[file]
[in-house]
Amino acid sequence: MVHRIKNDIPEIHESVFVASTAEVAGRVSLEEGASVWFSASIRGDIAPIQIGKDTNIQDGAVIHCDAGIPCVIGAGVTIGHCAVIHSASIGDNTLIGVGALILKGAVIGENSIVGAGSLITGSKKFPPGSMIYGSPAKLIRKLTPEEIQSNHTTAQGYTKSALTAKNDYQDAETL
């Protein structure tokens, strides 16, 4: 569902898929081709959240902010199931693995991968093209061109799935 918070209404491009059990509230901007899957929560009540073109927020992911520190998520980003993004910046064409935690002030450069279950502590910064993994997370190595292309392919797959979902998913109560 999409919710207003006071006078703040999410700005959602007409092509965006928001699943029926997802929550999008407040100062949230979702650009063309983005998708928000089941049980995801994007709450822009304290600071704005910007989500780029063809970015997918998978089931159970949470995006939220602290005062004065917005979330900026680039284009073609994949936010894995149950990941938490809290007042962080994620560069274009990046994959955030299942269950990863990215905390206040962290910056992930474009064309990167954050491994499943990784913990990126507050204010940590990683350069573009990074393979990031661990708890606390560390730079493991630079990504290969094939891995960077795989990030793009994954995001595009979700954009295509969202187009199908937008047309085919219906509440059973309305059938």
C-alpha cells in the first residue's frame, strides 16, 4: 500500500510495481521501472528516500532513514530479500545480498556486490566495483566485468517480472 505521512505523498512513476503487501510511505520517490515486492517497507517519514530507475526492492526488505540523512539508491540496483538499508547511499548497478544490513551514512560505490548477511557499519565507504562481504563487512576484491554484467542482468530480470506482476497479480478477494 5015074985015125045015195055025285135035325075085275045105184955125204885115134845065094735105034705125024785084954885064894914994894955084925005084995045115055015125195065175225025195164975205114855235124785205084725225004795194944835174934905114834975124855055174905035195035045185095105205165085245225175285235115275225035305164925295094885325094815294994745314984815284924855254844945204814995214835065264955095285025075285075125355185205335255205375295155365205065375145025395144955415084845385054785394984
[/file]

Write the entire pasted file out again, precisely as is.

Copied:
[in-house]
Amino acid sequence: MVHRIKNDIPEIHESVFVASTAEVAGRVSLEEGASVWFSASIRGDIAPIQIGKDTNIQDGAVIHCDAGIPCVIGAGVTIGHCAVIHSASIGDNTLIGVGALILKGAVIGENSIVGAGSLITGSKKFPPGSMIYGSPAKLIRKLTPEEIQSNHTTAQGYTKSALTAKNDYQDAETL
């Protein structure tokens, strides 16, 4: 569902898929081709959240902010199931693995991968093209061109799935 918070209404491009059990509230901007899957929560009540073109927020992911520190998520980003993004910046064409935690002030450069279950502590910064993994997370190595292309392919797959979902998913109560 999409919710207003006071006078703040999410700005959602007409092509965006928001699943029926997802929550999008407040100062949230979702650009063309983005998708928000089941049980995801994007709450822009304290600071704005910007989500780029063809970015997918998978089931159970949470995006939220602290005062004065917005979330900026680039284009073609994949936010894995149950990941938490809290007042962080994620560069274009990046994959955030299942269950990863990215905390206040962290910056992930474009064309990167954050491994499943990784913990990126507050204010940590990683350069573009990074393979990031661990708890606390560390730079493991630079990504290969094939891995960077795989990030793009994954995001595009979700954009295509969202187009199908937008047309085919219906509440059973309305059938």
C-alpha cells in the first residue's frame, strides 16, 4: 500500500510495481521501472528516500532513514530479500545480498556486490566495483566485468517480472 505521512505523498512513476503487501510511505520517490515486492517497507517519514530507475526492492526488505540523512539508491540496483538499508547511499548497478544490513551514512560505490548477511557499519565507504562481504563487512576484491554484467542482468530480470506482476497479480478477494 5015074985015125045015195055025285135035325075085275045105184955125204885115134845065094735105034705125024785084954885064894914994894955084925005084995045115055015125195065175225025195164975205114855235124785205084725225004795194944835174934905114834975124855055174905035195035045185095105205165085245225175285235115275225035305164925295094885325094815294994745314984815284924855254844945204814995214835065264955095285025075285075125355185205335255205375295155365205065375145025395144955415084845385054785394984